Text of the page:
If you want your business to succeed, it needs to be considered unique – and your customers need to identify the distinctive advantages your business holds over its rivals. But in a crowded environment, with lots of powerful competitors, it’s hard to frame your business as uniquely advantageous.
How can you find opportunities to uniquely differentiate your business in such a contentious position?
The Power of a Unique Value Proposition
Your company’s unique value proposition (UVP) is designed to be a concise description of the value it provides your customers, defined in such a way that it becomes truly novel in the context of your competition. Formalizing this unique value is important for several reasons.
For starters, it makes it clear to your customers why they should purchase from you – and not, say, a competitor who offers very similar products and services. It also creates a foundation that you can use to produce more compelling pieces of marketing and advertising collateral.
On top of that, it can help you adapt and grow with the times; if you find yourself in an environment where your unique value is weakened, or where another company offers what you offer, you can easily recognize it and make changes so you can remain competitive well into the future.
Identifying Unique Differentiators
If you’re struggling to come up with a unique value proposition that’s truly unique, take a look at how your business operates and serves its customers. In some cases, you may have to make adjustments to your business as an intentional play to make it more unique.
These are some of the most common differentiators to recognize:
· Price. Price is important to consumers for obvious reasons. If you can offer the same products as your competitors, but offer them for lower prices, you’ll have a competitive edge. Fast food restaurants and discount supermarkets attempt to do this commonly. However, if you’re working in an industry where prices are tightly controlled or where you already have very slim profit margins, you may not have much wiggle room here.
· Quality. Conversely, you can focus on quality. Your customers may not mind paying more with your business, versus a competitor, if you can justify that price by offering higher quality goods. Many people would be willing to pay twice as much, or much more, for a product that lasts longer or carries more prestige.
· Service. You can also differentiate your business by focusing on service. Providing your customers with more information, more support, and faster resolutions to their problems makes a big difference.
· Reach. Though it’s not a good fit for every business, you can differentiate your organization by attaining a broader reach. If you can reach more people in more places, you might be able to beat your competition with availability alone. Additionally, in some industries, you may attract more customers by having a wider potential distribution footprint.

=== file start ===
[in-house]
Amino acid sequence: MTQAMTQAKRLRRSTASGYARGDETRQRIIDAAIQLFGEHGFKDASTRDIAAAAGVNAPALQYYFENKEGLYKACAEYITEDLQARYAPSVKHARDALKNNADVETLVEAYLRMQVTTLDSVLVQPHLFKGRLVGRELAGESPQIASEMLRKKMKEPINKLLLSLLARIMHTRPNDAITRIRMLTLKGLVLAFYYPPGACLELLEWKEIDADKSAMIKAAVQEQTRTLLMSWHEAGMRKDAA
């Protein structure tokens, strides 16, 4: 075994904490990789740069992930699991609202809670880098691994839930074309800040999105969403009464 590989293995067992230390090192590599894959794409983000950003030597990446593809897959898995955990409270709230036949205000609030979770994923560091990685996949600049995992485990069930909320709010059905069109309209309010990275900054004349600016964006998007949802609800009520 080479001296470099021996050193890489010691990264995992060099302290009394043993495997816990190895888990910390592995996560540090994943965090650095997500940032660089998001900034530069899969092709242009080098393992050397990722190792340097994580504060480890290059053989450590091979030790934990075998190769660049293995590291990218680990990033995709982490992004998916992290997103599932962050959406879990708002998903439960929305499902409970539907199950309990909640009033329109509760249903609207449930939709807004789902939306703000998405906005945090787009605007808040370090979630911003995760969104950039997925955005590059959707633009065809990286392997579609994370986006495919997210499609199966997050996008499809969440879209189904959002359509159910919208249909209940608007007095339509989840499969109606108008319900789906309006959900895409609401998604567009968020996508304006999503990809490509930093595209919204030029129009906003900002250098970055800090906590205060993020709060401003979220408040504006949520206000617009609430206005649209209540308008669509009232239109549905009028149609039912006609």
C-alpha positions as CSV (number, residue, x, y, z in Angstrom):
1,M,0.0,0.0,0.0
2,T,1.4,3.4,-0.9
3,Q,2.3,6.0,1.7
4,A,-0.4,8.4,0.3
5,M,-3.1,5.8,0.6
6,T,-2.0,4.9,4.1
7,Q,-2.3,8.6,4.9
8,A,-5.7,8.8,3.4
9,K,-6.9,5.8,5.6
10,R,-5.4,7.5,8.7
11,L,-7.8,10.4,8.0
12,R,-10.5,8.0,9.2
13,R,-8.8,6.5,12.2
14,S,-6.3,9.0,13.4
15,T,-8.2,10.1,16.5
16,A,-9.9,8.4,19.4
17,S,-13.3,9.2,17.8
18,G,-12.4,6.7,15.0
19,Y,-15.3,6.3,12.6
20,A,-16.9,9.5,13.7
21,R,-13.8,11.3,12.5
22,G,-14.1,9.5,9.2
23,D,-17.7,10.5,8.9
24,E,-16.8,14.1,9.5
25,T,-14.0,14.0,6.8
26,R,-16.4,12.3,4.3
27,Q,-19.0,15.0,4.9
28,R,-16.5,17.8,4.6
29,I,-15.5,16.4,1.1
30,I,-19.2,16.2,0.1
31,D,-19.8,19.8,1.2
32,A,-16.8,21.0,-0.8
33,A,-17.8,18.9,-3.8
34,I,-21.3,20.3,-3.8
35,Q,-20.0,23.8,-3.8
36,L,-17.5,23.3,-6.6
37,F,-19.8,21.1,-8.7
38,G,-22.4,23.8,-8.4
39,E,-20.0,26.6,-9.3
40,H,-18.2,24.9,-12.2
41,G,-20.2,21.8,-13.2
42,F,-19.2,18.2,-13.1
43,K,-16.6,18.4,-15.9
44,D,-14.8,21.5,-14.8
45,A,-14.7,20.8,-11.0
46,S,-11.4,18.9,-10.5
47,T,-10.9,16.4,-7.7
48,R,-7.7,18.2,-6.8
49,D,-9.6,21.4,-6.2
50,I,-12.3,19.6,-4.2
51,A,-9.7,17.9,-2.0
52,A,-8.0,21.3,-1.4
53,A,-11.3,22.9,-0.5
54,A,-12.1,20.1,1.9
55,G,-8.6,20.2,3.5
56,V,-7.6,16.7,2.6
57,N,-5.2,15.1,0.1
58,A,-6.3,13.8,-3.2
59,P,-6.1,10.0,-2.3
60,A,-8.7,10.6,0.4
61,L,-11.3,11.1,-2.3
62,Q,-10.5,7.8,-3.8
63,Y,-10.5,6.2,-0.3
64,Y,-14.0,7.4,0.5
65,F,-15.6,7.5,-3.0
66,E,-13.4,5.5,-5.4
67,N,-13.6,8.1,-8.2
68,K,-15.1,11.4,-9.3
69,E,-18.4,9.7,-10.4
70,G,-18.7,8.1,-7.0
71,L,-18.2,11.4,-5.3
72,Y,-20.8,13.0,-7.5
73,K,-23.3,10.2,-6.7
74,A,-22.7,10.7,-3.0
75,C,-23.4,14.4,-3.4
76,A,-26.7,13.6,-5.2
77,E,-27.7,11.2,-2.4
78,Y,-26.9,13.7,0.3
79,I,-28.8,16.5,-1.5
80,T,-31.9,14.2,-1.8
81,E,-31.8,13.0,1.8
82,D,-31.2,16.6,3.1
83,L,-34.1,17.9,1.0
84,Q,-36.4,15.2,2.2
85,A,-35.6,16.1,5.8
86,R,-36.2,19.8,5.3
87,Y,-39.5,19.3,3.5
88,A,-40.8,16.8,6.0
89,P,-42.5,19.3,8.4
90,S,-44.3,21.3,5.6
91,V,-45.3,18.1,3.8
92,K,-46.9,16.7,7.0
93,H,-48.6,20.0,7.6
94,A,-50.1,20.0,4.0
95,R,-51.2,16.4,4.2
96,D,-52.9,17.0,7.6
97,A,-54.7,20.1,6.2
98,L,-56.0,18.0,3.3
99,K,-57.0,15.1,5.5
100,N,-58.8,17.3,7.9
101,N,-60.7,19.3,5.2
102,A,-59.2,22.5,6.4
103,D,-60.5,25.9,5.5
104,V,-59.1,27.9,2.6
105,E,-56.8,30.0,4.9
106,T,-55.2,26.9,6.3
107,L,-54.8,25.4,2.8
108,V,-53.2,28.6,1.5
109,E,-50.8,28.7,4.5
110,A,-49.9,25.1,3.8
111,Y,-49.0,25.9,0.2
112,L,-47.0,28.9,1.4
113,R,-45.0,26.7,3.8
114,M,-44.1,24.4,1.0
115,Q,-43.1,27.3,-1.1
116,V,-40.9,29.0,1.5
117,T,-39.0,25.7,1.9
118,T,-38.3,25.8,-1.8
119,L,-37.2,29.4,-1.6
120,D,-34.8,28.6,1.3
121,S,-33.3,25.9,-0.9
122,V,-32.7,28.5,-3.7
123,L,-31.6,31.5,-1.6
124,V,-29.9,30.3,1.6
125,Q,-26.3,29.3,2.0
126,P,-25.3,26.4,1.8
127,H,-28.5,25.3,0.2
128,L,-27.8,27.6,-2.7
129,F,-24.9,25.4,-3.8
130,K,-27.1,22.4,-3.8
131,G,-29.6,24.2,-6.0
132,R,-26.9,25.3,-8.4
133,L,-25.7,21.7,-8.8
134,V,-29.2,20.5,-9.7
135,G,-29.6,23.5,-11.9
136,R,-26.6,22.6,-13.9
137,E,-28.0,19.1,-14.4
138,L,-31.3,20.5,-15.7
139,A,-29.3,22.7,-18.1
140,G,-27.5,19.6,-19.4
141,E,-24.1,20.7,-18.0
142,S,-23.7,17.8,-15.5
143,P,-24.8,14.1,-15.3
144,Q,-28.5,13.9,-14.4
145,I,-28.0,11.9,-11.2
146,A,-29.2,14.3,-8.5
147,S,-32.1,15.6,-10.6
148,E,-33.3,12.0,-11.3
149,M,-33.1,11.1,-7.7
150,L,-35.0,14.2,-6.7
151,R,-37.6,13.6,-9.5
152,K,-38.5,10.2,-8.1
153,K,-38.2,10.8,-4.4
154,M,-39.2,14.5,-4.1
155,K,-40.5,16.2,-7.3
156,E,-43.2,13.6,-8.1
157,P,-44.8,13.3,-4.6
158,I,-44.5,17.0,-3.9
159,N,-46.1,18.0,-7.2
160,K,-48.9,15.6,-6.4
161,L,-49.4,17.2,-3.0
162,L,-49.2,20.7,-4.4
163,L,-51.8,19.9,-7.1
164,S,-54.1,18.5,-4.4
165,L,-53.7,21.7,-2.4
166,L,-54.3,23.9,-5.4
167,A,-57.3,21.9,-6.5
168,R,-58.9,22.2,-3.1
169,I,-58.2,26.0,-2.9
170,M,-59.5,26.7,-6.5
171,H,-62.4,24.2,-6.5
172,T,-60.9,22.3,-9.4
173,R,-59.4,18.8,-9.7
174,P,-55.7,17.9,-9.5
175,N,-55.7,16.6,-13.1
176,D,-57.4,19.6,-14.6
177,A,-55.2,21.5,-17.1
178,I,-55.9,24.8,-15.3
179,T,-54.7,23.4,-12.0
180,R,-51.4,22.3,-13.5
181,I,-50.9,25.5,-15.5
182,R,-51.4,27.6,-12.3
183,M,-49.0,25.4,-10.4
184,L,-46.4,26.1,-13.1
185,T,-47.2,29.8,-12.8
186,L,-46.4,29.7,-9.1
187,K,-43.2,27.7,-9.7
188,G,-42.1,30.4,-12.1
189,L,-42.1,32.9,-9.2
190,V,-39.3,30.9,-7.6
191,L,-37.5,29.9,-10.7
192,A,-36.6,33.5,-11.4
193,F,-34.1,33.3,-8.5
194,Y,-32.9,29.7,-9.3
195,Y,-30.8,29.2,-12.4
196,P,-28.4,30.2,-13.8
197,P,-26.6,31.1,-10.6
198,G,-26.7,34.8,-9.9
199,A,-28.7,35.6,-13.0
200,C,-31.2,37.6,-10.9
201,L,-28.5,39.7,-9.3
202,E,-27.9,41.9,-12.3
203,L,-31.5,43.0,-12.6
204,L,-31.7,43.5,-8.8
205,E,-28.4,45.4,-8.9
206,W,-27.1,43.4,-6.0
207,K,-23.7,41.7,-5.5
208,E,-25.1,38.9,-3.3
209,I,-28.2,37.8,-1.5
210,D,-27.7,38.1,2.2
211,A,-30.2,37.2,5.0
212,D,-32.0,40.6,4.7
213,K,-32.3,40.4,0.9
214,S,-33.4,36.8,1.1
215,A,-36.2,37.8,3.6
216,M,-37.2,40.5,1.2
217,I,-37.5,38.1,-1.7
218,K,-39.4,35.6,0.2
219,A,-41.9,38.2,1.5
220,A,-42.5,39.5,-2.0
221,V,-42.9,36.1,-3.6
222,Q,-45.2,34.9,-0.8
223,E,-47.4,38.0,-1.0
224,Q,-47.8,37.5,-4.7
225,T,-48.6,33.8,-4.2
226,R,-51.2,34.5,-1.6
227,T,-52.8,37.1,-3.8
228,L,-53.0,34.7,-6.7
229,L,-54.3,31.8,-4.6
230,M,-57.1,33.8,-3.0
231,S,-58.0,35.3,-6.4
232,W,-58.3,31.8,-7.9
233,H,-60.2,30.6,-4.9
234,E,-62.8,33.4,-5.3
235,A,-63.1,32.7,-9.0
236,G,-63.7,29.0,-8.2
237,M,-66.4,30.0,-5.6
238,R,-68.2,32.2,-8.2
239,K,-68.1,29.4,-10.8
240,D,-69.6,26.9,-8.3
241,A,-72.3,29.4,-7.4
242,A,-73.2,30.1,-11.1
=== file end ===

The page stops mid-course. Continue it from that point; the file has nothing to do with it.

· Options/personalization. Not everyone wants to buy a totally out-of-the-box product. Some people want to have more options – and some people want their experience to be as personalized as possible. If you offer more flexible packages, more customization options, or total personalization, you’ll have an easy time differentiating yourself.
· Convenience. Think about convenience. If you can condense a typically hour-long experience into the span of 10 minutes or less, you’ll be able to save your customers a lot of time.
· Brand identity. Even if your business is functionally identical to a rival’s business, based on all the factors above, you can differentiate with your brand identity. You can appeal to different demographics with a different image, a different tone of voice, and different brand standards.
· Target demographics. And if all else fails, you can always try to avoid your competition by targeting different demographics.
Marketing Your Unique Differentiators
Once you have an idea of how your business is unique, you can focus on marketing those unique differentiators.
· Formalize and commit. Don’t just speculate about these unique differentiators. Commit to them and formalize them by making them a key part of your marketing and advertising strategy.
· Make differentiators a pillar of your messaging. The things that make you unique should be centerpieces in all your marketing and advertising materials.
· Directly compare when possible. Don’t be afraid to compare your products and services directly to those of your competitors. If you do so, stick to the facts.
· Strive for memorability. Memorable ads are effective ads. Your unique differentiators will stick in the minds of your target demographics if you find a way to make them unforgettable.
Making your business unique is half the battle. Convincing your customers that your business is unique – and valuable because of that uniqueness – is the other half. If you can accomplish this, you’ll have a competitive edge, and you should have no trouble finding commercial success as long as your industry keeps thriving.